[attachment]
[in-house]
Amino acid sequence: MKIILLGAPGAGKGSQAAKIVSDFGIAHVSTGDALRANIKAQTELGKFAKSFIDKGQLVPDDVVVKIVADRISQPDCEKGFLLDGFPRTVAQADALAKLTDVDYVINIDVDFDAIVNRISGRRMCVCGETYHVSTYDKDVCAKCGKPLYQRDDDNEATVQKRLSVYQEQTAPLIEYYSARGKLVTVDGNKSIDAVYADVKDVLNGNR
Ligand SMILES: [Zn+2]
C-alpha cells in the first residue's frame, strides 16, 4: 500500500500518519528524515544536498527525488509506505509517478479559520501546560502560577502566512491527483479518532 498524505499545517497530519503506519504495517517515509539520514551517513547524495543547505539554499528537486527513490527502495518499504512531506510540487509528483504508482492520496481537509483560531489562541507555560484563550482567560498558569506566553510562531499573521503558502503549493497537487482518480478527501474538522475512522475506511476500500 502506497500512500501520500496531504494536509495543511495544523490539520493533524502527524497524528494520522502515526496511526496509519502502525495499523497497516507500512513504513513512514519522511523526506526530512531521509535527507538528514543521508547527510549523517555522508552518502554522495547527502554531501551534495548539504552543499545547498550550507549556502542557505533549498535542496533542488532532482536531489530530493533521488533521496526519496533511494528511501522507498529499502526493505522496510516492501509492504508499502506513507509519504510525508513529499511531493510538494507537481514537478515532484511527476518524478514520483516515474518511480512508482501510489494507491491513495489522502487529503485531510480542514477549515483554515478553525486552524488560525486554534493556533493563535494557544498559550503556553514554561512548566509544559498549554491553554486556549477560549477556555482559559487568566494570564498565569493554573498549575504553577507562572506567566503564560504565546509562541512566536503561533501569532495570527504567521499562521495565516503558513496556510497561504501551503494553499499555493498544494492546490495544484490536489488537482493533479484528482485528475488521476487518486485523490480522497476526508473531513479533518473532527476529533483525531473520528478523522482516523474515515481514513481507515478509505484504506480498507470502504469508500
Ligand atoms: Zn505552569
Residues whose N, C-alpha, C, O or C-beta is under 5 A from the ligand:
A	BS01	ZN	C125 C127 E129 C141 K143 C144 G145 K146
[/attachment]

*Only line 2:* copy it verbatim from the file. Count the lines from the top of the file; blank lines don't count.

Amino acid sequence: MKIILLGAPGAGKGSQAAKIVSDFGIAHVSTGDALRANIKAQTELGKFAKSFIDKGQLVPDDVVVKIVADRISQPDCEKGFLLDGFPRTVAQADALAKLTDVDYVINIDVDFDAIVNRISGRRMCVCGETYHVSTYDKDVCAKCGKPLYQRDDDNEATVQKRLSVYQEQTAPLIEYYSARGKLVTVDGNKSIDAVYADVKDVLNGNR